Universalist ethics principles suggest that there is a set of moral demands and rules that apply to every human being despite local national or historical traditions and other distinguishing features like culture, race, sex, religion, nationality, sexual orientation etc. Critics of the idea of Universalist ethics stress that it neglects cultural differences and there cannot be any universal rules for people. The aim of this essay is to analyze how Barak Obama in his Cairo speech reacted to possibility of such criticism and how well he managed to address such issues.
In general, Cairo speech was aimed at establishing parallels between Muslim world and western countries; it was meant to focus at global values common for people in all parts of the world and also address several issues which served as sources of conflict (local war conflicts, women’s rights, nuclear weapons etc.). In my opinion, this speech succeeded to show that even for the questions where conflicts take place now, the interests of Muslims, Americans and other people living on Earth are alike. Obama recalled to values common to all mankind – principles of justice and progress; tolerance and the dignity of all human beings. He reminded that despite race, origin and religion, all people share common aspirations ”“ to live in peace and security; to get an education and to work with dignity; to love their families, communities, and their God.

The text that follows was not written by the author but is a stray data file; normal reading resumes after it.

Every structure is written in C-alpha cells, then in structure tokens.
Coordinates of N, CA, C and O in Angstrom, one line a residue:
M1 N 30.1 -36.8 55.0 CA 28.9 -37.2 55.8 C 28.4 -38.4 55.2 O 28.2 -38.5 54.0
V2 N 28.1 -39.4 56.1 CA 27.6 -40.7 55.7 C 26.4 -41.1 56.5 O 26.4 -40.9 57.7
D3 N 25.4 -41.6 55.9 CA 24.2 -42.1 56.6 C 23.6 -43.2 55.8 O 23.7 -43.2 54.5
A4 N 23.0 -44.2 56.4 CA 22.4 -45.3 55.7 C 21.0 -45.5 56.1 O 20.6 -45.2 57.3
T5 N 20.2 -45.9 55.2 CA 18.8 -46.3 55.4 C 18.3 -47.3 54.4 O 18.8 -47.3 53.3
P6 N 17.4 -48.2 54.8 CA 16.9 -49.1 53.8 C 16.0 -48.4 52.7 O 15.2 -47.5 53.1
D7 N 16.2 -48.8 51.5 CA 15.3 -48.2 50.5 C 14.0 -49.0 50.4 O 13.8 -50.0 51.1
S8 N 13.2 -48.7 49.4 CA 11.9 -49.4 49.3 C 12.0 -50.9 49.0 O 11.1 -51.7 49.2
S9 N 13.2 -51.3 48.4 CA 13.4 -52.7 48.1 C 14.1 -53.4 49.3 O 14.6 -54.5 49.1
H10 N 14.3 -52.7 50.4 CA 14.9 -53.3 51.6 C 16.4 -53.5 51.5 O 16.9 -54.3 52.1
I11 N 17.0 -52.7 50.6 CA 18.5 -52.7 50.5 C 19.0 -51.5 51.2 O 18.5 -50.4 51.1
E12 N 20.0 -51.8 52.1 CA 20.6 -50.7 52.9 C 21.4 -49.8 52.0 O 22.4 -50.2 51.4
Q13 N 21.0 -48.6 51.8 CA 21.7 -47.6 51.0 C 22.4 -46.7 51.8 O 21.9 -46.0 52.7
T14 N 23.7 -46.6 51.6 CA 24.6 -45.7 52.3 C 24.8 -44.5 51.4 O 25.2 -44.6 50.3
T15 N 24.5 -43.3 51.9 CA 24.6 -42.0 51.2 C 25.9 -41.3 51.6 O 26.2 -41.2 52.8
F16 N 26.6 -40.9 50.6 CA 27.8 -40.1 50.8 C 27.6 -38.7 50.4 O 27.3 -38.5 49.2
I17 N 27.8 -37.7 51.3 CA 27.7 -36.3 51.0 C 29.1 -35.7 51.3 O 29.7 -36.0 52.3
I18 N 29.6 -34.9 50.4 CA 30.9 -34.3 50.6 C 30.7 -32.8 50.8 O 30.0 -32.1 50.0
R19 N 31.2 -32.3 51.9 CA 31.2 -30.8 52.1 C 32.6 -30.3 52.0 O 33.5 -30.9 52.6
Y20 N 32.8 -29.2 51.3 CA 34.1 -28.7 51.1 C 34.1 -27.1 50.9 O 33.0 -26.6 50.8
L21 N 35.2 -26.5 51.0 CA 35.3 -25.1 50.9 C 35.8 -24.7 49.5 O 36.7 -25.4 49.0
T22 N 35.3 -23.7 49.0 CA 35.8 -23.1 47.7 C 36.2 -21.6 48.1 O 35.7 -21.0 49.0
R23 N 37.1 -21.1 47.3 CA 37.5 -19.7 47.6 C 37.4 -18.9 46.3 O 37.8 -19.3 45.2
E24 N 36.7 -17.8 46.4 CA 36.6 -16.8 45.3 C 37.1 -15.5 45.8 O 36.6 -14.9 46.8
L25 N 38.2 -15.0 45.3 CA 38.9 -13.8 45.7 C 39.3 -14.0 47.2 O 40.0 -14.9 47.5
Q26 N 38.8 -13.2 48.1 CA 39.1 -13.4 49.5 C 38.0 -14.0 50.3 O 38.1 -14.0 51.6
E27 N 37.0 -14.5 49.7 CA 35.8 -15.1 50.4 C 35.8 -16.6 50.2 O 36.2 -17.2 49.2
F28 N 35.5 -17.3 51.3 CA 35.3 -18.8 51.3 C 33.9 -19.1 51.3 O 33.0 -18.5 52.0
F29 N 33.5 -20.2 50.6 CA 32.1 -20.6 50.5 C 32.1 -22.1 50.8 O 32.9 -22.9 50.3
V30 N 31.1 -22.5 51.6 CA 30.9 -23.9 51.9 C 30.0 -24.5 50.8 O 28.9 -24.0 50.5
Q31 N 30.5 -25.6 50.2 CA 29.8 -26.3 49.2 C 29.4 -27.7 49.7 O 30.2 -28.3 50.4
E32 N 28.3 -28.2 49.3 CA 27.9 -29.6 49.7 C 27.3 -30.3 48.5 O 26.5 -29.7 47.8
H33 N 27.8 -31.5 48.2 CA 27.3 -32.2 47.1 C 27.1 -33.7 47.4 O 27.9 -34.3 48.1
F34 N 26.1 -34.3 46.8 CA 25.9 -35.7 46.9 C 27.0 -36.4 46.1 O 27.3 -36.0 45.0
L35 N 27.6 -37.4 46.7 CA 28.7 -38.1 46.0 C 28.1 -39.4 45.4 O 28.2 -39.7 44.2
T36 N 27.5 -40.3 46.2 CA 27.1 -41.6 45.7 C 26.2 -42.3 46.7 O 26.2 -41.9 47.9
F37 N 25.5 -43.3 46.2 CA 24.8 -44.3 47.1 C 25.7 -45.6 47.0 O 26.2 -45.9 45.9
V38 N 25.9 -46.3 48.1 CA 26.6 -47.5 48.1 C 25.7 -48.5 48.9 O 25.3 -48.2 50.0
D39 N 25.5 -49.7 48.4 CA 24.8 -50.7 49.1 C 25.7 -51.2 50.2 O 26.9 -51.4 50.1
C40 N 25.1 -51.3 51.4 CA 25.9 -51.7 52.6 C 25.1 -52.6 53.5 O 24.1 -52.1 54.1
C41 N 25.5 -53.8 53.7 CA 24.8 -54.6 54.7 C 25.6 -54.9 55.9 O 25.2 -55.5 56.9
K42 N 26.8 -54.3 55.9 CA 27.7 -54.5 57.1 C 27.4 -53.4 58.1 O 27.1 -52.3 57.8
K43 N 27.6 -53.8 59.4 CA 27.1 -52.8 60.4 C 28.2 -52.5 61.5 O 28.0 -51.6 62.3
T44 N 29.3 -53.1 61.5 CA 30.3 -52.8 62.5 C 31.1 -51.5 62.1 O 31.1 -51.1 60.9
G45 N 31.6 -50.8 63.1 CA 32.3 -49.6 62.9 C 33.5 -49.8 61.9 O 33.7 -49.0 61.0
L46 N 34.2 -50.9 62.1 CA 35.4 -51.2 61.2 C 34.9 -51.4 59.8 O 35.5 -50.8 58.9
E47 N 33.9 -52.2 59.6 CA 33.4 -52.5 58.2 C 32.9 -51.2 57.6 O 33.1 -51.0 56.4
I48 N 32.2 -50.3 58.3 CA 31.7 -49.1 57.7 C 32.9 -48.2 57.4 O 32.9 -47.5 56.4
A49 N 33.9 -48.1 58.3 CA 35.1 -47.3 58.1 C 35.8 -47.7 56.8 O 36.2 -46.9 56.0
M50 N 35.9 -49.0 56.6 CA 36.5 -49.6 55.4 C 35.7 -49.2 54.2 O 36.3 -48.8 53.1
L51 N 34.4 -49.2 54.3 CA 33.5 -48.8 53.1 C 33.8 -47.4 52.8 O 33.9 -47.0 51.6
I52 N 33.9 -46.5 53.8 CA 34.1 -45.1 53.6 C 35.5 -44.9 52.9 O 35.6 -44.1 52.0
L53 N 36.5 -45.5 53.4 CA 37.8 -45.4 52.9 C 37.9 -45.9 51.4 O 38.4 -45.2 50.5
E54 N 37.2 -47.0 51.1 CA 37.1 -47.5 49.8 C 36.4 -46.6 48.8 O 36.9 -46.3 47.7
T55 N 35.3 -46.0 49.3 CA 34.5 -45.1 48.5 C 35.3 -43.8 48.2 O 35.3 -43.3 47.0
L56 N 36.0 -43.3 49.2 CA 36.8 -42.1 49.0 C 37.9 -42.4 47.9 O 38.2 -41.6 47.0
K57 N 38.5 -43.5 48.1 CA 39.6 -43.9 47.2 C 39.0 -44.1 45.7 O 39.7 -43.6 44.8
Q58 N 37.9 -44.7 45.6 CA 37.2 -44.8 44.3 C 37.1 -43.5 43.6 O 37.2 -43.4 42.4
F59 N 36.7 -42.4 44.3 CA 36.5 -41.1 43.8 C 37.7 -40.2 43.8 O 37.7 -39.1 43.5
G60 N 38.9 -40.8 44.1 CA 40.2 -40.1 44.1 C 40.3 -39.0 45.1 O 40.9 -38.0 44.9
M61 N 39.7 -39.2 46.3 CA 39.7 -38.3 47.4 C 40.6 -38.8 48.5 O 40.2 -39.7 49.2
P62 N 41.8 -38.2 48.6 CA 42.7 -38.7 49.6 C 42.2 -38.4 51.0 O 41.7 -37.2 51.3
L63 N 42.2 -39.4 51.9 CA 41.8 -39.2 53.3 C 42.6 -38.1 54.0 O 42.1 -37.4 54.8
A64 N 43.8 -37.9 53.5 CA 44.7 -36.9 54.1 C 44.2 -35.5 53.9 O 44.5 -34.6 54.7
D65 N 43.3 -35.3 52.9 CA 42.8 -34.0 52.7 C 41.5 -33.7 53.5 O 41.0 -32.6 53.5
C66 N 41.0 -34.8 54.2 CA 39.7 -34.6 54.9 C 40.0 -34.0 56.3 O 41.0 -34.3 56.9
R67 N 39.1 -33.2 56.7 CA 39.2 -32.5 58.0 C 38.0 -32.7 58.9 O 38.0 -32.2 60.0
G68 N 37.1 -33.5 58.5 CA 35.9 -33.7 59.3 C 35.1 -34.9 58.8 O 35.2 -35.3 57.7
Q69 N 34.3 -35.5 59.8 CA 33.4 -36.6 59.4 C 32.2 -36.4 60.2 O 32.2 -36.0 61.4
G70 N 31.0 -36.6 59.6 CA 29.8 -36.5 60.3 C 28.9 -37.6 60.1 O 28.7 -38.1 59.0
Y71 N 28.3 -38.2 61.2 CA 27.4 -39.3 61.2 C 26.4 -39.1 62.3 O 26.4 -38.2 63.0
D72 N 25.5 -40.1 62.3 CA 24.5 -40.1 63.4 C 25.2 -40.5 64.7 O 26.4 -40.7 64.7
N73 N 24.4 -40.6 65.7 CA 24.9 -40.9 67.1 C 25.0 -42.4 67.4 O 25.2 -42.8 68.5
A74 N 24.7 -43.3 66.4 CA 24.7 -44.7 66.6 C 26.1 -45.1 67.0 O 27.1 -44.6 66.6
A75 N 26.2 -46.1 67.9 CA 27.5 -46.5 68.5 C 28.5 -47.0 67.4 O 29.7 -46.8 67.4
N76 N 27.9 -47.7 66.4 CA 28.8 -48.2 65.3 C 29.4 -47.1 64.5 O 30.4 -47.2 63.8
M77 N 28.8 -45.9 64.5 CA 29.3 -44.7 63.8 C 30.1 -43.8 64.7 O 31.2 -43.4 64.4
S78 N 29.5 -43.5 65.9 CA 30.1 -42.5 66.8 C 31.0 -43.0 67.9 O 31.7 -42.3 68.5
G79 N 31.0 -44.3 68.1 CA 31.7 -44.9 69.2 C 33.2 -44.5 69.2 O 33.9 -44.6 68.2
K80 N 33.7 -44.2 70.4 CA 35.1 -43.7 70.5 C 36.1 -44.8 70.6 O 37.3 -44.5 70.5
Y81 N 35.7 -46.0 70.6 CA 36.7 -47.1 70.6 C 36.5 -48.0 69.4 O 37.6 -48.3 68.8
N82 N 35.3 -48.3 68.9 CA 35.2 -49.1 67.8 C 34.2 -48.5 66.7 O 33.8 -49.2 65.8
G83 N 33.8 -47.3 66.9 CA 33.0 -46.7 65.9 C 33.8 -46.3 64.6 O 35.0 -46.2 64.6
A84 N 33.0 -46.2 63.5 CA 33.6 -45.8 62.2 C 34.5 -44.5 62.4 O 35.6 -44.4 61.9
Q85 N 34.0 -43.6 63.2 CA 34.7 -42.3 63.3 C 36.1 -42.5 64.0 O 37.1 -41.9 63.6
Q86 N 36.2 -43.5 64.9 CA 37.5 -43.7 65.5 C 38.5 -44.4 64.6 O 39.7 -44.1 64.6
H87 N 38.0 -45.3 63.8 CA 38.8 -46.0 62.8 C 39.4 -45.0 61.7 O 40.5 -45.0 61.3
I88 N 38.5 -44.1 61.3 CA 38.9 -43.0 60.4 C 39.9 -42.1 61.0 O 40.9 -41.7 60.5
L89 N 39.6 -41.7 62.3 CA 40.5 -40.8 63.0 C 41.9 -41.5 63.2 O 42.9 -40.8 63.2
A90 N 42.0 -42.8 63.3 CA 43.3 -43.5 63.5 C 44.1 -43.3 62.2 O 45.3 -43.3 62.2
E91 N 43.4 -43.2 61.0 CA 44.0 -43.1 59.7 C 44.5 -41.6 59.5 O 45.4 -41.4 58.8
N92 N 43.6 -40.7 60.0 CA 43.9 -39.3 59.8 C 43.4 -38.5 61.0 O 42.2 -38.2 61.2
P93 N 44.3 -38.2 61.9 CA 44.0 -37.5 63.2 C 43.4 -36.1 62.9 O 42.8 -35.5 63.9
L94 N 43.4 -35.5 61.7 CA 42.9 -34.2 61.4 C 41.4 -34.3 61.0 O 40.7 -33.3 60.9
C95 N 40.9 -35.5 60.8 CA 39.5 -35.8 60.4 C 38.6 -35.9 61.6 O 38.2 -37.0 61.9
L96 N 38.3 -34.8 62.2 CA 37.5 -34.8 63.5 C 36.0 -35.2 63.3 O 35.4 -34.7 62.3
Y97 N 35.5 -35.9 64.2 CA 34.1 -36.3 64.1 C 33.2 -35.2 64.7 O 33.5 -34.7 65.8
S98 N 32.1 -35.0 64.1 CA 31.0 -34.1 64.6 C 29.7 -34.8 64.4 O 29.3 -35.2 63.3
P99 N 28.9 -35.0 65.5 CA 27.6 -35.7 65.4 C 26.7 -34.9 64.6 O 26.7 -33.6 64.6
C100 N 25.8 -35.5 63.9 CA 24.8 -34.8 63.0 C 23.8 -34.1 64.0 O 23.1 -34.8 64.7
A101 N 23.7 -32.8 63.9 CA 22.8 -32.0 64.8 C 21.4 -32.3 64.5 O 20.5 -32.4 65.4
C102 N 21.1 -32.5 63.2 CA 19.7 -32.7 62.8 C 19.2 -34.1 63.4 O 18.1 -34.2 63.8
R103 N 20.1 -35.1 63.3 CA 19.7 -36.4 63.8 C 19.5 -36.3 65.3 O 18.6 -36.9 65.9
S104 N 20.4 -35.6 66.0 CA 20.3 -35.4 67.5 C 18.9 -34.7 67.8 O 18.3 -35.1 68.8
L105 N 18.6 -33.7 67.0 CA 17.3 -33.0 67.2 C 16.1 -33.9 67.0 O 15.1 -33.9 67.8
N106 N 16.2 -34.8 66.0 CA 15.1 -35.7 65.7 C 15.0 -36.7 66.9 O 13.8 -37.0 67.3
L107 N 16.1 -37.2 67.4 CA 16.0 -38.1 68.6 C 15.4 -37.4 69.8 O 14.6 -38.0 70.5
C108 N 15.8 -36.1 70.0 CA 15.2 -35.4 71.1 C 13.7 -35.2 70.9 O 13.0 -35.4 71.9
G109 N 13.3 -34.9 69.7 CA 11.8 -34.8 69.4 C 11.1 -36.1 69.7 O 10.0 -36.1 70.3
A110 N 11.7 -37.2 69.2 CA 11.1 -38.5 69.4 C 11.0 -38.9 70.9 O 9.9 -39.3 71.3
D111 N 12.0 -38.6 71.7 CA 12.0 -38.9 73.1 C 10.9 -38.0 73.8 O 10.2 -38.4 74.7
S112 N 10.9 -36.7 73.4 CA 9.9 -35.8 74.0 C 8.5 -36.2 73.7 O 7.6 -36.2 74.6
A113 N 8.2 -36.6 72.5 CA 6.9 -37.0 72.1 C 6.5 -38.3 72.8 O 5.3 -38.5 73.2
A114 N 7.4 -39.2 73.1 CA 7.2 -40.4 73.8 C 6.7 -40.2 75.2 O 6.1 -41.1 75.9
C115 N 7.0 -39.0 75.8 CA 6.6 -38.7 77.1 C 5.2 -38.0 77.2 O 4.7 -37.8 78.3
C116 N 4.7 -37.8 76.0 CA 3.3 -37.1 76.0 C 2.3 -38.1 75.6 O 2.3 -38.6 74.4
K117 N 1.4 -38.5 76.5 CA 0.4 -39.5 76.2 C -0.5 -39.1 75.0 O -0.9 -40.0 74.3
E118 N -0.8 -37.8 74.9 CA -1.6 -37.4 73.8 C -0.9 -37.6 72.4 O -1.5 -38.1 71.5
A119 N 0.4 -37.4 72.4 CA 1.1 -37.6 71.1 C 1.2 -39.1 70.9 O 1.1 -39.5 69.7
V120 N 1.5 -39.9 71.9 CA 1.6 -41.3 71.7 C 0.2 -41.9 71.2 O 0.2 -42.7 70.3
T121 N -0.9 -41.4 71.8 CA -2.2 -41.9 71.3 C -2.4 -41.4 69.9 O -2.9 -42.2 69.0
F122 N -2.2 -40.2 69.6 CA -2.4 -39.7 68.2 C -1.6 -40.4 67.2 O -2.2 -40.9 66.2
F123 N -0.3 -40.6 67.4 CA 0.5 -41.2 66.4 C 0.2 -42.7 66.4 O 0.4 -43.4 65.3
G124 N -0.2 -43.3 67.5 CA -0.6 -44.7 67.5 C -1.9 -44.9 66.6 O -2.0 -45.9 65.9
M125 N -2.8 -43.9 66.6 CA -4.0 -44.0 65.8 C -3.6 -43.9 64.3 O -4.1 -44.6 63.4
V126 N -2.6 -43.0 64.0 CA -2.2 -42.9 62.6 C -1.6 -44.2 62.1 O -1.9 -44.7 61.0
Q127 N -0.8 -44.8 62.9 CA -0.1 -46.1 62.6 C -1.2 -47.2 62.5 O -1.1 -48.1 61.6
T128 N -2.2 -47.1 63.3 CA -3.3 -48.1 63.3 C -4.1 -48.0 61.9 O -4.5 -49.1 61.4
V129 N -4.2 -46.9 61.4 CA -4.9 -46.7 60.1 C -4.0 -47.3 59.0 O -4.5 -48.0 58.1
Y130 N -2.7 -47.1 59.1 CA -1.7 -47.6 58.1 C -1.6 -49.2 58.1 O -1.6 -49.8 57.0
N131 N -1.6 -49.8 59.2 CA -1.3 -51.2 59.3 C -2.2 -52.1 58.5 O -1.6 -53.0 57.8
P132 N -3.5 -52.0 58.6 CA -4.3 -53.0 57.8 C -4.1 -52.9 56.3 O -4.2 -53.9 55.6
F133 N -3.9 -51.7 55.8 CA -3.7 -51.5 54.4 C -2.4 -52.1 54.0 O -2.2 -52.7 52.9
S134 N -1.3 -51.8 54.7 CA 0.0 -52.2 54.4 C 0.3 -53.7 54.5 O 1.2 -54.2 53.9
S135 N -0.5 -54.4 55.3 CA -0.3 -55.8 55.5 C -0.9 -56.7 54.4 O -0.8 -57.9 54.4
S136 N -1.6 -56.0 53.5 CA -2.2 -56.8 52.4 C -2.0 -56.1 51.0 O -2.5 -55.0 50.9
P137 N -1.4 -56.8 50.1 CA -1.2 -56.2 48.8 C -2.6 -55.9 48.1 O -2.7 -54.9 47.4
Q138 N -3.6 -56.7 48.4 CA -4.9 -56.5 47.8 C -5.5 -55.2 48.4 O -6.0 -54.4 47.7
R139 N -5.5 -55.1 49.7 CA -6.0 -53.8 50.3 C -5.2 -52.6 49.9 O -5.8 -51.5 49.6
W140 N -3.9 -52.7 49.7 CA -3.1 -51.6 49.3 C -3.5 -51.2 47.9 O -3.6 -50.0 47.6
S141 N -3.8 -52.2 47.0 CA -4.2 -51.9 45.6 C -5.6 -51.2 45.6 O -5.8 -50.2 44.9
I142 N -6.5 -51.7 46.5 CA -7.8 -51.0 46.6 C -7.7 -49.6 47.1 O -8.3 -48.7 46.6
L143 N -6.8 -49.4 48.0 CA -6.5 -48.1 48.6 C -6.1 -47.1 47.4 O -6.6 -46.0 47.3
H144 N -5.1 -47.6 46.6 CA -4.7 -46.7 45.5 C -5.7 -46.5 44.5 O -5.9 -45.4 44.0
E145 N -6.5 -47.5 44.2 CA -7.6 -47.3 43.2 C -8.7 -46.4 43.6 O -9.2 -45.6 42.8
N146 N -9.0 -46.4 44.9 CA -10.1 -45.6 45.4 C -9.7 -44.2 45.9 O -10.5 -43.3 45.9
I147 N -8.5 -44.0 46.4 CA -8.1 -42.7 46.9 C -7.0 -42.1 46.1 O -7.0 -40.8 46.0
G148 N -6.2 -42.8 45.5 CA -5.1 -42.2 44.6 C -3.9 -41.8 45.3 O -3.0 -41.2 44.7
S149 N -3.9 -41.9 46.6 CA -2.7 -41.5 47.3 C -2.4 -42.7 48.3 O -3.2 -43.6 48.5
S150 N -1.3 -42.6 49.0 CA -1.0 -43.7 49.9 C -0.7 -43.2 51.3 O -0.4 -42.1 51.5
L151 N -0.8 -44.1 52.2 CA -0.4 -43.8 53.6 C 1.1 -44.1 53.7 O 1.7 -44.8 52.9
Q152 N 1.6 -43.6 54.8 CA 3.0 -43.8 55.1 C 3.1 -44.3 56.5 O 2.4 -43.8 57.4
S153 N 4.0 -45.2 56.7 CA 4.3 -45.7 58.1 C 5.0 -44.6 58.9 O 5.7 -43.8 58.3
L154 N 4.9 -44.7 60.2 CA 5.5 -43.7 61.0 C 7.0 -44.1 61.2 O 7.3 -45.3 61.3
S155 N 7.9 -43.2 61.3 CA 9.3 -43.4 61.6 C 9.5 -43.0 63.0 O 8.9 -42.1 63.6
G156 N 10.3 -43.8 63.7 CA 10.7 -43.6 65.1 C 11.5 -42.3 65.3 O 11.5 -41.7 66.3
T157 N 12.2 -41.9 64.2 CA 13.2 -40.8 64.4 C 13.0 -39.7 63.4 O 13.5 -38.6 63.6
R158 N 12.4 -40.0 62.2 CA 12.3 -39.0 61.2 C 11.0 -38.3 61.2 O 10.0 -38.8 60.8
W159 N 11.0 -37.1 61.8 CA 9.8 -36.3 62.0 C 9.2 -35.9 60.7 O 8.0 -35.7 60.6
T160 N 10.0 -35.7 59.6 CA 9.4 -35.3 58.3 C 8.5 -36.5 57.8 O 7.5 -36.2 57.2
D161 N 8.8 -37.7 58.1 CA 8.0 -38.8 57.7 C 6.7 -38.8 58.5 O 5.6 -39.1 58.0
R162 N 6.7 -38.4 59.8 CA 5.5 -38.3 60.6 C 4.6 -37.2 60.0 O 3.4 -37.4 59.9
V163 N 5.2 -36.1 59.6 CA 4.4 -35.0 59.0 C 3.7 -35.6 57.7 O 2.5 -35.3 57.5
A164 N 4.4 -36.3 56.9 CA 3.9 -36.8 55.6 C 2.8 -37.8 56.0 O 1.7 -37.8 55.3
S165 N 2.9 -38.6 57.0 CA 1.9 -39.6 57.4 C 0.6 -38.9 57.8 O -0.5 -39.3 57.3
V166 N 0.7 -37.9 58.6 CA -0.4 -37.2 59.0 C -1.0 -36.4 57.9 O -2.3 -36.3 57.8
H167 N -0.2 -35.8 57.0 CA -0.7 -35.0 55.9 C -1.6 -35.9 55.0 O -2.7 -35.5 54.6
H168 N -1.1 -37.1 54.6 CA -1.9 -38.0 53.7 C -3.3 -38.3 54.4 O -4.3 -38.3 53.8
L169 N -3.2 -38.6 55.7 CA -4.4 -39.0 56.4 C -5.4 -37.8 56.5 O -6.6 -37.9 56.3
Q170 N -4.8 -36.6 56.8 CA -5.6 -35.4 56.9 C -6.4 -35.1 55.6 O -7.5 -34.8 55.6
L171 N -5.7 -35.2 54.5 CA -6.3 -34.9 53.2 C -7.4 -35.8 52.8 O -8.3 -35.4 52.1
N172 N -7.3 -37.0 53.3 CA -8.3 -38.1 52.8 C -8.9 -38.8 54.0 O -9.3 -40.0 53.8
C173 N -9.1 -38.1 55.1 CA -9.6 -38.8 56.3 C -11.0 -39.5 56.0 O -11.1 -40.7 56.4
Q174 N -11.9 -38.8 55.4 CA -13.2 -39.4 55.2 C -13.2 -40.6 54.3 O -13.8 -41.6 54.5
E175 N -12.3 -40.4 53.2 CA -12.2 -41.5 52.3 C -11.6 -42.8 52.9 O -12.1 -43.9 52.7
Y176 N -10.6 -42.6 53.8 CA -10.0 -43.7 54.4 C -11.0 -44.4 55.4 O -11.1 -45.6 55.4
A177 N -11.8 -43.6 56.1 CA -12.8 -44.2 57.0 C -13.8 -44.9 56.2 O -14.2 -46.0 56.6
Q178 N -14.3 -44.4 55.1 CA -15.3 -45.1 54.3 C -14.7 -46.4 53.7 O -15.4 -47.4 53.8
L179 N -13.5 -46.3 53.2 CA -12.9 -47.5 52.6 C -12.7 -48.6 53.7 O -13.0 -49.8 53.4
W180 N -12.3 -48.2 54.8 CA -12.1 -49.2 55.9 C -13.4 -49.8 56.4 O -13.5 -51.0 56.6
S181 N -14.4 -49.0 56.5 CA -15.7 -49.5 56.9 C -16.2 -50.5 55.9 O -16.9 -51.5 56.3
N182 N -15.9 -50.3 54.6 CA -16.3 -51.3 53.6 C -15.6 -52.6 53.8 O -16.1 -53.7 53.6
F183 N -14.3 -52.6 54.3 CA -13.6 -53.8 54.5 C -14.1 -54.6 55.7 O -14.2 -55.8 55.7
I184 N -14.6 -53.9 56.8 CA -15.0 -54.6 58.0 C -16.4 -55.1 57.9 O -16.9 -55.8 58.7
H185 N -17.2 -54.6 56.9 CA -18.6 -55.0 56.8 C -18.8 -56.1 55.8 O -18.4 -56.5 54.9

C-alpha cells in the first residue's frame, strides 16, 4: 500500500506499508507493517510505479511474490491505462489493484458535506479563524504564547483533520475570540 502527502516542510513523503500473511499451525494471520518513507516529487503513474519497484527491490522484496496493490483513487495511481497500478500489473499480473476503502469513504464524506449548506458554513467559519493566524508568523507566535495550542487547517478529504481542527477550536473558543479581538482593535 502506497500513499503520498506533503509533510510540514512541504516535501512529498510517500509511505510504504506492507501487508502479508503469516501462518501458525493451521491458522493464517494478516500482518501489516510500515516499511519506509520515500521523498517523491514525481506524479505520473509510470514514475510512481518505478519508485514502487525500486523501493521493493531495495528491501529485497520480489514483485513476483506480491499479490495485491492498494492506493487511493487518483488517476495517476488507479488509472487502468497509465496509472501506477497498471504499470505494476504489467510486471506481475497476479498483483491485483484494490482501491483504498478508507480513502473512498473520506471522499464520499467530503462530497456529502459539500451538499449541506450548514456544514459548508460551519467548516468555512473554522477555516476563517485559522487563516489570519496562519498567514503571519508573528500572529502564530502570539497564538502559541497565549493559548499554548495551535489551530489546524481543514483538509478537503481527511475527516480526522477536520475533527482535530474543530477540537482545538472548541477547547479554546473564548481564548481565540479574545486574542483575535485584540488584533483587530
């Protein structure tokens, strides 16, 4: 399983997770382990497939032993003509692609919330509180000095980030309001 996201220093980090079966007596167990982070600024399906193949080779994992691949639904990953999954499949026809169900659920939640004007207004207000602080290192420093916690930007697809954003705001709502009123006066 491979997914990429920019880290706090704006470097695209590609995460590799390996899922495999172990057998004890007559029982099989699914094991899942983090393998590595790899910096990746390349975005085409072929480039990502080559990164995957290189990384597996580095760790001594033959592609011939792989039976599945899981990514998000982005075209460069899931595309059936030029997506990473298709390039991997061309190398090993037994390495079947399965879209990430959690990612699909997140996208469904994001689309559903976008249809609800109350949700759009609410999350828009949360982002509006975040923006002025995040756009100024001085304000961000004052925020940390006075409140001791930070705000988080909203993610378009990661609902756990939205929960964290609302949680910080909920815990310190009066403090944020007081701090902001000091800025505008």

In the speech the globalization and interdependence of all people on the globe was also stressed; thus, Obama has shown that despite cultural differences and differences in tradition, human beings share the same set of values.
Moreover, Obama turned to religious differences and showed that in all books and in all faiths ”“ in the Holy Koran, in the Talmud, in the Holy Bible ”“ the primary virtue and value was peacemaking. In my opinion, the speech successfully addressed possible opposition to universalism and universalist ethics which served as basis for the speech.